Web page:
generates locally tangible and equitably
distributed benefits
Cities and Climate Planning
• Vulnerabilities are particularly acute
– Extreme events
– Exacerbating existing problems of poverty
and environmental stress
• Critical that urban climate governance
generates locally tangible and equitably
distributed benefits
• Major gap in urban climate governance
research is the implications for equity
and justice (Bulkeley 2010)
Developing Research Questions
Developing Research Questions
1. What are the implications of urban
climate planning for justice in the city?
And
2. Do different governance conditions
engage different mechanisms of
justice/injustice in urban climate
planning?
Developing Research Questions
1. Representation of Disadvantaged Groups in
Planning
(Process)
2. Priority Setting and Framing that Recognizes
the Needs of Disadvantaged Groups
(Outcomes)
3. Benefits and Their Distribution Enhance Freedoms
and Capabilities of Disadvantaged Groups
(Outcomes)
Developing Research Questions
1. What are the implications of urban
climate planning for justice in the city?
And
2. Do different governance conditions
engage different mechanisms of
justice/injustice in urban climate
planning?
Governance Conditions
City
Government
and Policies
Urban Climate
Planning
Governance Conditions
Public
Intergovernmental Organizations
and International Negotiations
National
Policies
City
Government
and Policies
Urban Climate
Planning
NGO
State
Policies
Private
Governance Conditions
Public
Intergovernmental Organizations
and International Negotiations
National
Policies
City
Government
and Policies
Urban Climate
Planning
NGO
State
Policies
Private
Governance Conditions
Public
Intergovernmental Organizations
and International Negotiations
National
Policies
City
Government
and Policies
Urban Climate
Planning
NGO
State
Policies
Private
Engaging Mechanisms
Justice in
Planning
Outcomes
Participation
and
Coalitions
Priority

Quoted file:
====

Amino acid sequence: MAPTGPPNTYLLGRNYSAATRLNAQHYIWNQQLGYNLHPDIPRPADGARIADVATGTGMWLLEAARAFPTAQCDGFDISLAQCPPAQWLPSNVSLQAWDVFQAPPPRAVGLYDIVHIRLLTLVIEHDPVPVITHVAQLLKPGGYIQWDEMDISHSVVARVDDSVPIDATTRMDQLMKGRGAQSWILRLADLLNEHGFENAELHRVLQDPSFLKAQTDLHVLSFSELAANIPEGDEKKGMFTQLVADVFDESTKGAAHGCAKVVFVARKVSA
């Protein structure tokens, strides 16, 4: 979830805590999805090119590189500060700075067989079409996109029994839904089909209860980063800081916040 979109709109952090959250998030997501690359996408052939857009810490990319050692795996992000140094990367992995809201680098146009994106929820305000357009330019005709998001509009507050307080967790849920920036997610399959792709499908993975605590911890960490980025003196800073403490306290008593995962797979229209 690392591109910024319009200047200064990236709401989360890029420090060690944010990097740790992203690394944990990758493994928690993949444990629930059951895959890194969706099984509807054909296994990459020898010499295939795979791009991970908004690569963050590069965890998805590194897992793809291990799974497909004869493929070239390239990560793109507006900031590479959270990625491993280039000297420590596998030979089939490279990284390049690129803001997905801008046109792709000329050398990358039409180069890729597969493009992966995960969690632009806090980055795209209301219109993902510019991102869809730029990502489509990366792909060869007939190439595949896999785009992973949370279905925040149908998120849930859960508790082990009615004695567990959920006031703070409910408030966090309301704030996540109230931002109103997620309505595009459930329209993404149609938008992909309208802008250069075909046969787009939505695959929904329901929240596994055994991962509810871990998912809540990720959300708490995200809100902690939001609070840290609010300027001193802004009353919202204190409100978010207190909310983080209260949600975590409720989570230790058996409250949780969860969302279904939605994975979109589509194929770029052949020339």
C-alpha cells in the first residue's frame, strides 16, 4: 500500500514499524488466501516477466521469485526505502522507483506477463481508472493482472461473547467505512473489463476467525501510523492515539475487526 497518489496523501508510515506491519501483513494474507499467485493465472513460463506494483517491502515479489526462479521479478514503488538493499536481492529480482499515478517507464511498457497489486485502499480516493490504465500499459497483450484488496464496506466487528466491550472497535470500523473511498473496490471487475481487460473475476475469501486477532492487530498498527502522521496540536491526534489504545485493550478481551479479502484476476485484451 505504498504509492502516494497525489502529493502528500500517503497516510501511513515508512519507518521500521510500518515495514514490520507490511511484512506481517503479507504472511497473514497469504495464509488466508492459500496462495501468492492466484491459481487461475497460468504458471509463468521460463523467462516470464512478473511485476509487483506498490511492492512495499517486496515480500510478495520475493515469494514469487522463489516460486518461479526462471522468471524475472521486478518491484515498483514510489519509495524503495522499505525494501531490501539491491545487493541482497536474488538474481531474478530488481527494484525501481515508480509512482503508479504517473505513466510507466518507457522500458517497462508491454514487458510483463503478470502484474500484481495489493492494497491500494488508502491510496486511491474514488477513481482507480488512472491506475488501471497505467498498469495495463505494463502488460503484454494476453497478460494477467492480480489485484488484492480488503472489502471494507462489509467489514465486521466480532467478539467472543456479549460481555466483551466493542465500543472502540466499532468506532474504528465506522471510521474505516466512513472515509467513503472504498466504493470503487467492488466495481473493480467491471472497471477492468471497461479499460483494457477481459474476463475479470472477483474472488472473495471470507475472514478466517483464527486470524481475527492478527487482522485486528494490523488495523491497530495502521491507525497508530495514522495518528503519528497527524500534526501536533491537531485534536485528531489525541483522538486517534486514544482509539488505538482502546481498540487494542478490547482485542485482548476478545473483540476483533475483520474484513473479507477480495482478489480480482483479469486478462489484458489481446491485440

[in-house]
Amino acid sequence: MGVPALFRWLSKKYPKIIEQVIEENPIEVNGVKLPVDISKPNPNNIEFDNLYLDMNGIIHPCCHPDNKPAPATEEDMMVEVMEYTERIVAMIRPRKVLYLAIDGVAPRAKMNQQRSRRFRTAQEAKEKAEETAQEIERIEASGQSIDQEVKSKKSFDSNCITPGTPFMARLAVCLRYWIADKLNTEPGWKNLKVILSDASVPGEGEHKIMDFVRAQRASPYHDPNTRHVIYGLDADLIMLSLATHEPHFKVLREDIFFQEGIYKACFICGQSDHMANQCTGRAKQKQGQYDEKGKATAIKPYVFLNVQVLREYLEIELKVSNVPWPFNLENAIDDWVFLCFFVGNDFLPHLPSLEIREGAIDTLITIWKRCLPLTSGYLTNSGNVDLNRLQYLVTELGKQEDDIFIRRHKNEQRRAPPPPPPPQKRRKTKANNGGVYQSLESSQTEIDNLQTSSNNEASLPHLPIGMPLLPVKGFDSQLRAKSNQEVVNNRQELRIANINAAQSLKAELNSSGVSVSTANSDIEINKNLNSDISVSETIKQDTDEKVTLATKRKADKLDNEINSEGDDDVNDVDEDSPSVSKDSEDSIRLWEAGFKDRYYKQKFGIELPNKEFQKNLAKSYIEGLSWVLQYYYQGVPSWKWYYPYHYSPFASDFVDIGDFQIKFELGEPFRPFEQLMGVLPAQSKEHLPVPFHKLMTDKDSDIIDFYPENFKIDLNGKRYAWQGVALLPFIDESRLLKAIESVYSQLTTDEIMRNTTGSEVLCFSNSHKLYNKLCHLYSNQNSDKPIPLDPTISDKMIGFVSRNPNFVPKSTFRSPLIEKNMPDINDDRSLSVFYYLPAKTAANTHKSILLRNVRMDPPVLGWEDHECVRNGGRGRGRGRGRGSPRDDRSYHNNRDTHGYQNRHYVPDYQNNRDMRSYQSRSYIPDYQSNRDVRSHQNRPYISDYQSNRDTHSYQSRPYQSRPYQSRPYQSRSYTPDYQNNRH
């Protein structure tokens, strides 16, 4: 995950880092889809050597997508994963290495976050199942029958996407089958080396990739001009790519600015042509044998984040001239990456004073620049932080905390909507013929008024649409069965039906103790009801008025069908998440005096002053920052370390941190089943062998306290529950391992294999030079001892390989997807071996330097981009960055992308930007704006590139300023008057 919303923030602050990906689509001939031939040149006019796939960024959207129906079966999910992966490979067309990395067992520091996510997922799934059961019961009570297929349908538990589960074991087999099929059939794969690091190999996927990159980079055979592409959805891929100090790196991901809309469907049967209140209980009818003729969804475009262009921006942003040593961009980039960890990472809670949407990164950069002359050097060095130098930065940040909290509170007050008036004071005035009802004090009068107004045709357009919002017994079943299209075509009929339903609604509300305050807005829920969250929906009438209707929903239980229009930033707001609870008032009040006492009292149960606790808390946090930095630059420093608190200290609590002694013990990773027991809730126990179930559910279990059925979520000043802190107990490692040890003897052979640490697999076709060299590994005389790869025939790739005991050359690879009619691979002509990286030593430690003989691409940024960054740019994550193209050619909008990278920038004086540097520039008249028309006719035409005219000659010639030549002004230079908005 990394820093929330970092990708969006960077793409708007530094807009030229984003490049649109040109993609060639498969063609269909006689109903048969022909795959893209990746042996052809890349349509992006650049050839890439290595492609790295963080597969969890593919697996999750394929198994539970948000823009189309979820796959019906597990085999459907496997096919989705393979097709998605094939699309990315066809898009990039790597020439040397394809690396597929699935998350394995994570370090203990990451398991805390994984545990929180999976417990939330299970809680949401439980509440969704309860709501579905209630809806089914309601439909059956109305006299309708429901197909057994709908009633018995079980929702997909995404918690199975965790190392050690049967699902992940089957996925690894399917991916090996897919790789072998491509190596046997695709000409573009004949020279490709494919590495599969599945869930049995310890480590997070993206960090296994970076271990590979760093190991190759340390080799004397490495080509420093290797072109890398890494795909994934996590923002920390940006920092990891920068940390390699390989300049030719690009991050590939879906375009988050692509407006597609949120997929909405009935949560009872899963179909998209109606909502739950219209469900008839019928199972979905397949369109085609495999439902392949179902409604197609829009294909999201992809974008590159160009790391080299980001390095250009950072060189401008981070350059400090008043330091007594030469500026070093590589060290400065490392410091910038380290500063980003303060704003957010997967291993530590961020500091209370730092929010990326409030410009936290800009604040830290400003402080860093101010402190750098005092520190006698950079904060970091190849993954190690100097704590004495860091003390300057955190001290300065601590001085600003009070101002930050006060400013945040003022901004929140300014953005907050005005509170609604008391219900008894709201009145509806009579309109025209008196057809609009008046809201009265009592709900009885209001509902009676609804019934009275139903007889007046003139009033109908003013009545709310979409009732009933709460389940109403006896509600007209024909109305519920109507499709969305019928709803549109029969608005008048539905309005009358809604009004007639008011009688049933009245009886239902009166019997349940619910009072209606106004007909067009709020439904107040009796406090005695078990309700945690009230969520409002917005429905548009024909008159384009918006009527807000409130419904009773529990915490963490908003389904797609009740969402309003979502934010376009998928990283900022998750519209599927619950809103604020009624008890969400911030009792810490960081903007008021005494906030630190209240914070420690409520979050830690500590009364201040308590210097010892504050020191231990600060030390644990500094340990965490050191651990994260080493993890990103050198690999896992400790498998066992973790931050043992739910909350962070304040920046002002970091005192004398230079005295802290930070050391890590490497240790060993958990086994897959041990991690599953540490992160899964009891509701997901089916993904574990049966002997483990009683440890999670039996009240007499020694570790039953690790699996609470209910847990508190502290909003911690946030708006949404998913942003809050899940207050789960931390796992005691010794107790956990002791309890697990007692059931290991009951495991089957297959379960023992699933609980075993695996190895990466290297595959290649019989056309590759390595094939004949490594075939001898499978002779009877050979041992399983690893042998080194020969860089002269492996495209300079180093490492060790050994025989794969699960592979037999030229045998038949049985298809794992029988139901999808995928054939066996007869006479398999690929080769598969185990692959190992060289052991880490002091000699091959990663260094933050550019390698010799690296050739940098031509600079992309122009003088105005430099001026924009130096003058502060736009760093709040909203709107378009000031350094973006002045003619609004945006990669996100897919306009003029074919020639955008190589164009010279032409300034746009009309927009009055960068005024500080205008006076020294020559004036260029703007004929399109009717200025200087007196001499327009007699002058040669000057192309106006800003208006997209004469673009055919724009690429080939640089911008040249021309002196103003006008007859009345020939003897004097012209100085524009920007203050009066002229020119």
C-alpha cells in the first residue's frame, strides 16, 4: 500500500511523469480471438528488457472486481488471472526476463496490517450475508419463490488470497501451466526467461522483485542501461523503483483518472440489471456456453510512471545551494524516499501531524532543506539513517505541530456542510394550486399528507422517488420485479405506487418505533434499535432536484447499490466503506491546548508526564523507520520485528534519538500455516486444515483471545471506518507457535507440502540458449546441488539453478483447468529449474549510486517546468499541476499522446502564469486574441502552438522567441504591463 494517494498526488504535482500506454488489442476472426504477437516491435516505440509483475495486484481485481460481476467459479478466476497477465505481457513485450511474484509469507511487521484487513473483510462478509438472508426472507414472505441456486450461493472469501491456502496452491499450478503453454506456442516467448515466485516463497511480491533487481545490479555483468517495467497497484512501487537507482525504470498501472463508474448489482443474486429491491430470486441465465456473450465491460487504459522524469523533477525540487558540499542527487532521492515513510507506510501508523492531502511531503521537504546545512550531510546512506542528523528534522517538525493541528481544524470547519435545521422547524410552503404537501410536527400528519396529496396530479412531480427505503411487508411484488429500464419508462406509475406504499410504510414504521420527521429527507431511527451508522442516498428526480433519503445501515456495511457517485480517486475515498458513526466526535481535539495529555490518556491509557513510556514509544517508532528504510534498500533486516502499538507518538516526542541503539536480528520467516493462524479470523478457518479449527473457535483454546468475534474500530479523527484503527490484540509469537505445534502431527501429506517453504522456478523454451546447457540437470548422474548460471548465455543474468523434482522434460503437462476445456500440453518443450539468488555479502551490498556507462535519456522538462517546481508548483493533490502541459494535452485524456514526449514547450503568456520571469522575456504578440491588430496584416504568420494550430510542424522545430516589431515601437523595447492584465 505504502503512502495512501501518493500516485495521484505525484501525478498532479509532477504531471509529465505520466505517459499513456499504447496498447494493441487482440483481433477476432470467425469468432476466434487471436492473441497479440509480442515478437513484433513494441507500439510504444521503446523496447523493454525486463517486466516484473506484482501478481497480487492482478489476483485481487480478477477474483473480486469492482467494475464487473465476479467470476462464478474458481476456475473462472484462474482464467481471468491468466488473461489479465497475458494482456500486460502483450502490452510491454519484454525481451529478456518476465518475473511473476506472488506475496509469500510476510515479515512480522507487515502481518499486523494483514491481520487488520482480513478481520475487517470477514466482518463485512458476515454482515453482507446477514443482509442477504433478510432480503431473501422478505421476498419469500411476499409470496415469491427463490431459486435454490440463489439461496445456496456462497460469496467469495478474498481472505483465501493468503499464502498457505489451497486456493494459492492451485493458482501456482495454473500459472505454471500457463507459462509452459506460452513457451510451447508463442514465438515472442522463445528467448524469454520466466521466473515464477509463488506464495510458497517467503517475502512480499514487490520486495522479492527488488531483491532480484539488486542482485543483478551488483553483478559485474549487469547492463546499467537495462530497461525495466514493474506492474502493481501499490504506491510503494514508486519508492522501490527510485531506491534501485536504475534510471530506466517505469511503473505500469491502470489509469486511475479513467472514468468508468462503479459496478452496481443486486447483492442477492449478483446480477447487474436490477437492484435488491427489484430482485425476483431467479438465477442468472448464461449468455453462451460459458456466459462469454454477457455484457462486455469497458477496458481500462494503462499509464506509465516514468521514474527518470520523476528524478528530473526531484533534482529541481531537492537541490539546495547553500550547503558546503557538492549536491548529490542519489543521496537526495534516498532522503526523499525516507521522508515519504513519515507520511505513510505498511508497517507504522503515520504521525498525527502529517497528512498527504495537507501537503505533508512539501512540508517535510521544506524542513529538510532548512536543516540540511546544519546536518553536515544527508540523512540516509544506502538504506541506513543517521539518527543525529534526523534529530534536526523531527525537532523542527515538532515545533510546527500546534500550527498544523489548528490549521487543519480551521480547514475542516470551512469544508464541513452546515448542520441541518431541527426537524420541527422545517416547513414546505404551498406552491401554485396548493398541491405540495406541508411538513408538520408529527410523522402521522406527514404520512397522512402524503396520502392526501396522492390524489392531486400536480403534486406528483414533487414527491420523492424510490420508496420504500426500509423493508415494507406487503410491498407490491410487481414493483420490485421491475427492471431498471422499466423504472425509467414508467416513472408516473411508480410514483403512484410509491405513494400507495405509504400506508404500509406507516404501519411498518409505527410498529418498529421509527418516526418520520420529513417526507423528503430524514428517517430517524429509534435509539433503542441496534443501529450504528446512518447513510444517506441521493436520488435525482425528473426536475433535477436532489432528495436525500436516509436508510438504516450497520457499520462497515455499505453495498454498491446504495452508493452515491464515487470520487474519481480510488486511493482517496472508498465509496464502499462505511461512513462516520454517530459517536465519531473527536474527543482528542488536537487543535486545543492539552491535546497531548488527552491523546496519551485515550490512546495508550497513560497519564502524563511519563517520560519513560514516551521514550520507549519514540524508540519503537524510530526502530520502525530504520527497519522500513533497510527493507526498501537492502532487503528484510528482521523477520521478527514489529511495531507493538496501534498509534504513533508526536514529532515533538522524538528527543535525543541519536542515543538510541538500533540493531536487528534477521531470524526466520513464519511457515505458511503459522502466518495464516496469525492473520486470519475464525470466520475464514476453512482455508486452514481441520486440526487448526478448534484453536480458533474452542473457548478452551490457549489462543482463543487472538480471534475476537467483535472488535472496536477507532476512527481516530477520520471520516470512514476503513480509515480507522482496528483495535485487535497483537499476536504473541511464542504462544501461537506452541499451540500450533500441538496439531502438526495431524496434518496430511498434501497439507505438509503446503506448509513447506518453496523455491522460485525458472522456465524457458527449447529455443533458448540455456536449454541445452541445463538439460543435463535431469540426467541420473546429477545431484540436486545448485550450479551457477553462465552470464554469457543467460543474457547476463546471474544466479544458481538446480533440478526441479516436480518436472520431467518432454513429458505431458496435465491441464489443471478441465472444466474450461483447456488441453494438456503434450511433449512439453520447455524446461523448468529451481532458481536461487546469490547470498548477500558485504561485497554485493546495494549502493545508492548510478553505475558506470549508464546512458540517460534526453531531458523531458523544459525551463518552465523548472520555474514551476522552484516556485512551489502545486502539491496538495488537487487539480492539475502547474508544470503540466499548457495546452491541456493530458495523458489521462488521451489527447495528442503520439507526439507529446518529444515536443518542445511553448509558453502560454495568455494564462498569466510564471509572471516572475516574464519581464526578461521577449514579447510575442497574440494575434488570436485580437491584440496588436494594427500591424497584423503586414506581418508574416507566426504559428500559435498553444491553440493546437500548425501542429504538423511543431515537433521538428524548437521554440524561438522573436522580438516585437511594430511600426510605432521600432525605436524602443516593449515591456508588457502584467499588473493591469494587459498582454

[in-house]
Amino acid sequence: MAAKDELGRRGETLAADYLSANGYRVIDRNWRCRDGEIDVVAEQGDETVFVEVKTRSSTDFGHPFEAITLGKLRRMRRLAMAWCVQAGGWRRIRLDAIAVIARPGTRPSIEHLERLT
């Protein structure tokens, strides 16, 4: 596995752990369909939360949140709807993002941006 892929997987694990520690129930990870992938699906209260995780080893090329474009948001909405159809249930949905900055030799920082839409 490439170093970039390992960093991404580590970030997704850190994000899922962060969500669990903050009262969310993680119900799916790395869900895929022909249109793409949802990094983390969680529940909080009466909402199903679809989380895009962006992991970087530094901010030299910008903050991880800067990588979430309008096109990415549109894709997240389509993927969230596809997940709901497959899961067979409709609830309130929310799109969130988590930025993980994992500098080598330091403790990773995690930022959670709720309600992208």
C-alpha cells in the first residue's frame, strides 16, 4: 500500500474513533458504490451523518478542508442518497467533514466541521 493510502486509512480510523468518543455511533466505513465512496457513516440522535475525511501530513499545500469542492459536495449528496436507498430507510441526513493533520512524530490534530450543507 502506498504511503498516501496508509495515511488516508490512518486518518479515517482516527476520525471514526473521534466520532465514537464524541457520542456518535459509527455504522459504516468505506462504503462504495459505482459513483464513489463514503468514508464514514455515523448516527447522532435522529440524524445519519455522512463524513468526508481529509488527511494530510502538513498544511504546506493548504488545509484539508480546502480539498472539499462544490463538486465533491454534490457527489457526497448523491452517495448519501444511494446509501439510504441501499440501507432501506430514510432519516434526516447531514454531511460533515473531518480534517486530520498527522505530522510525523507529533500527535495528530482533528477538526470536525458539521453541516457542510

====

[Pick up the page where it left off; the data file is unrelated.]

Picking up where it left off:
Setting and
Framing
Distribution
of Benefits
Engaging Mechanisms
Mechanisms
of Injustice
Political
Economy of
Urban Poverty
Technocractic
Governance
Thick
Injustice
Justice in
Planning
Outcomes
Participation
and
Coalitions
Priority
Setting and
Framing
Distribution
of Benefits
Institutional
Capacities
Engaging Mechanisms
Mechanisms
of Injustice
Political
Economy of
Urban Poverty
Technocractic
Governance
Thick
Injustice
Justice in
Planning
Outcomes
Participation
and
Coalitions
Priority
Setting and
Framing
Distribution
of Benefits
Institutional
Capacities
Institutions and Justice
Mechanism
of Injustice
Technocratic
Governance
Institutional
Capacities
Importance in Importance
City-led
in State-led
Institutions and Justice
Research Design:
Evaluate climate planning in Delhi and
Mexico City
Institutions and Justice
Institutions and Justice
Institutions and Justice
1. Identify the
affected and
disadvantaged
populations in
each city
2. Evaluate
3. Why were
whether and
communities
how these
included or
communities are
not?
included in
participation
and coalition
building, priority
setting and
framing, and the
distribution of
benefits
Secondary Data
Climate Plans and
Interviews
Interviews
Institutions and Justice
Improved understanding:
1. Theory: mechanisms of injustice and
the intervening effect of institutions
2. Obstacles and opportunities for greater
justice in top down and bottom up
systems of urban climate planning
3. Relationship between where and how
(climate) planning occurs and the
benefits that are experienced.
Thank You
Thank You